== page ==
The BIG question is, how can the TBTF gang of thieves be toppled without chaos and violence because they aren't going to bow out gracefully. I hate being a pessimist but I just can't see it happening peacefully here like it did with the fall of the Soviet Union. At the very least we can count on them fomenting that civil war they keep promising us.



posted on Mar, 29 2013 @ 09:21 PM
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reply to post by frazzle
 


So the BRIC's put a currency together for themselves. Europe already has that. USD will be in trouble soon with all the printing. When the dust settles this time will the world be left with maybe 4 or 5 baskets of currencies for the whole planet? Then in a generation it happens again and those currencies are eliminated for the "one world currency?" Hmmm



posted on Mar, 29 2013 @ 09:26 PM
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Originally posted by watcher3339
reply to post by frazzle
 


I agree with you about a lot of the back story. I think China is going to run with us though. I have no proof whatsoever for this but I tend to think that their "special economic zones" and our agreement to let them pretty much run rampant through Africa is the real cost of our loan. Also, they are to take our side politically with North Korea. This is just my gut feeling from current events and the way the tide of our relationship and some of their currency comments (anti dollar versus pro dollar) have evolved over time. I could totally be wrong though!


All any of us can do is speculate seeing's how none of us are flies on the wall listening to the back room discussions on any side. But I can't see China running with us on NK or the BRICS negotiations, why would they, they owe us nothing? As for Africa, we've got troops all over the place down there shooting things up and tearing apart the countryside, China invests and builds. Which makes more sense?



posted on Mar, 29 2013 @ 09:32 PM
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Originally posted by sasquatch5100
reply to post by frazzle
 


So the BRIC's put a currency together for themselves. Europe already has that. USD will be in trouble soon with all the printing. When the dust settles this time will the world be left with maybe 4 or 5 baskets of currencies for the whole planet? Then in a generation it happens again and those currencies are eliminated for the "one world currency?" Hmmm


I would first want to know if the currency being created by BRICS is based on usury and I don't know the answer that question. If not, it will be 100% better than the dollar or the euro, at least for the PEOPLE. If they stick with a privately owned central bank loaning money at interest, the new currency won't last any longer than the dollar or the euro, they are both Ponzi schemes and cannot NOT fail.

edit on 29-3-2013 by frazzle because: (no reason given)



posted on Mar, 29 2013 @ 09:39 PM
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Originally posted by frazzle

Originally posted by sasquatch5100
reply to post by frazzle
 


So the BRIC's put a currency together for themselves. Europe already has that. USD will be in trouble soon with all the printing. When the dust settles this time will the world be left with maybe 4 or 5 baskets of currencies for the whole planet? Then in a generation it happens again and those currencies are eliminated for the "one world currency?" Hmmm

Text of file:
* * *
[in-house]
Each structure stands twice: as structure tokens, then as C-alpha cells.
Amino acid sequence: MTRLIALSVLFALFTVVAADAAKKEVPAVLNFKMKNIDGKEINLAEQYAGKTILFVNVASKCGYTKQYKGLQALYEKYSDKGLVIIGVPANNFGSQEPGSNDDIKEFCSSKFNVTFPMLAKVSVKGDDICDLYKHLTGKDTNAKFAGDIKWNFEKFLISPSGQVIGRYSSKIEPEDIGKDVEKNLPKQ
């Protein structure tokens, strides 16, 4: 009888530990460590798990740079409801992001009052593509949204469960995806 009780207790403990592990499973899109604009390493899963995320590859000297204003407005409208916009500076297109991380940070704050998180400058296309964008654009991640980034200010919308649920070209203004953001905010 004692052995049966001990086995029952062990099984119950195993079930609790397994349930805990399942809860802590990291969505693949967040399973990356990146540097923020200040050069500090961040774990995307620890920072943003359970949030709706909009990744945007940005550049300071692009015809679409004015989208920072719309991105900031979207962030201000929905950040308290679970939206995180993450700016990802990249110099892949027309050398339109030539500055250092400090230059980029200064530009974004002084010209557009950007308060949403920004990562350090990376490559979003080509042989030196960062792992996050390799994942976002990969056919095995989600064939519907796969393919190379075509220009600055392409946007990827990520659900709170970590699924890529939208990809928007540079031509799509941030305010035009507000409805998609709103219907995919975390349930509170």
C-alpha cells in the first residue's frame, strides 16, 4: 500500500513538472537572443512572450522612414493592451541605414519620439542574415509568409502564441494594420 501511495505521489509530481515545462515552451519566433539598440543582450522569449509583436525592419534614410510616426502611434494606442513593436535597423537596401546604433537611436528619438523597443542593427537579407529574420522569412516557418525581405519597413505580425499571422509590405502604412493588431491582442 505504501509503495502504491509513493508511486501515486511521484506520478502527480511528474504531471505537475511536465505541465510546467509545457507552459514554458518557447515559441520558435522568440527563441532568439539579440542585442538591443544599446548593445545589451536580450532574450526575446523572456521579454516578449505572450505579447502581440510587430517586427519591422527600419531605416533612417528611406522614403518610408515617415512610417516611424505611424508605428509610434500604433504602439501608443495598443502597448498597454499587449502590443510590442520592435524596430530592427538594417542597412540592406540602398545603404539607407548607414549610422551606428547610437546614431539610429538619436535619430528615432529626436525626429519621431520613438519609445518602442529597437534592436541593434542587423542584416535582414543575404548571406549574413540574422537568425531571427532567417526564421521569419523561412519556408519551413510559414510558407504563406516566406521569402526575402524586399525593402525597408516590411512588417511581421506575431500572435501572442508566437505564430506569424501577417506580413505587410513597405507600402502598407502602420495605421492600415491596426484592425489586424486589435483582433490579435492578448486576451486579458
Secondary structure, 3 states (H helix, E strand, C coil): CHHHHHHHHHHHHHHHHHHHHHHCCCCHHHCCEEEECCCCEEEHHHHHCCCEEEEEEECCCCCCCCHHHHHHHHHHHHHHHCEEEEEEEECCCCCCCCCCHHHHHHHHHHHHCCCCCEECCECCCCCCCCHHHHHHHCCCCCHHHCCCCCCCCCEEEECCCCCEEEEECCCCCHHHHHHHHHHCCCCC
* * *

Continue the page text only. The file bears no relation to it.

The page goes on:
I would first want to know if the currency being created by BRICS is based on usury and I don't know the answer that question. If not, it will be 100% better than the dollar or the euro, at least for the PEOPLE. If they stick with loaning money at interest, the new currency won't last any longer than the dollar or the euro, they are both Ponzi schemes and cannot NOT fail.


I agree they CANNOT not fail. I was just curious to your thoughts on the end result of this planned chaos. I appreciate the response.



posted on Mar, 29 2013 @ 09:44 PM
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reply to post by avatar01
 



buy silver

But, you can't eat silver.

I would only recommend buying silver, if you have your other ducks in a row.



posted on Mar, 29 2013 @ 09:47 PM
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reply to post by frazzle
 


I guess I think we are getting China because the plays are moving too fast. China is holding too many dollars to go against us. 2 Years from now? I think that they might have been able to unload it by then if that was their point, but for now they are holding and owed enough dollars in a scheme that is moving so fast that I think we have their cooperation. Though, it would not at all surprise me to see it go Cold War style after that time. I have in other threads absolutely considered that China/Russia/Iran/Pakistan/and North Korea would side together. Multiple nuclear powers, tech heads, and oil and natural gas...not a hand I would like to have to play against. So, perhaps it is just optimism that makes me think some of their recent commentary sounds like a decision has been reached to not go against us --at this time.



posted on Mar, 29 2013 @ 09:48 PM
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so the website that sells gold and silver is saying we should buy gold and silver

k



posted on Mar, 29 2013 @ 09:52 PM
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Originally posted by IntelRetard
This happens in almost every decade (banks going under). Check to see if your bank is FDIC insured. Even if it is you better have some money tucked away while the bank is annexed by another and the doors get reopened.
edit on 29-3-2013 by IntelRetard because: (no reason given)



There is no reason to have any faith in the FCIC insurence. It could fail. In fact they may have plans aready to "fail" it but are just braking it to us slow. Thats what Cypress looks like....a test bed.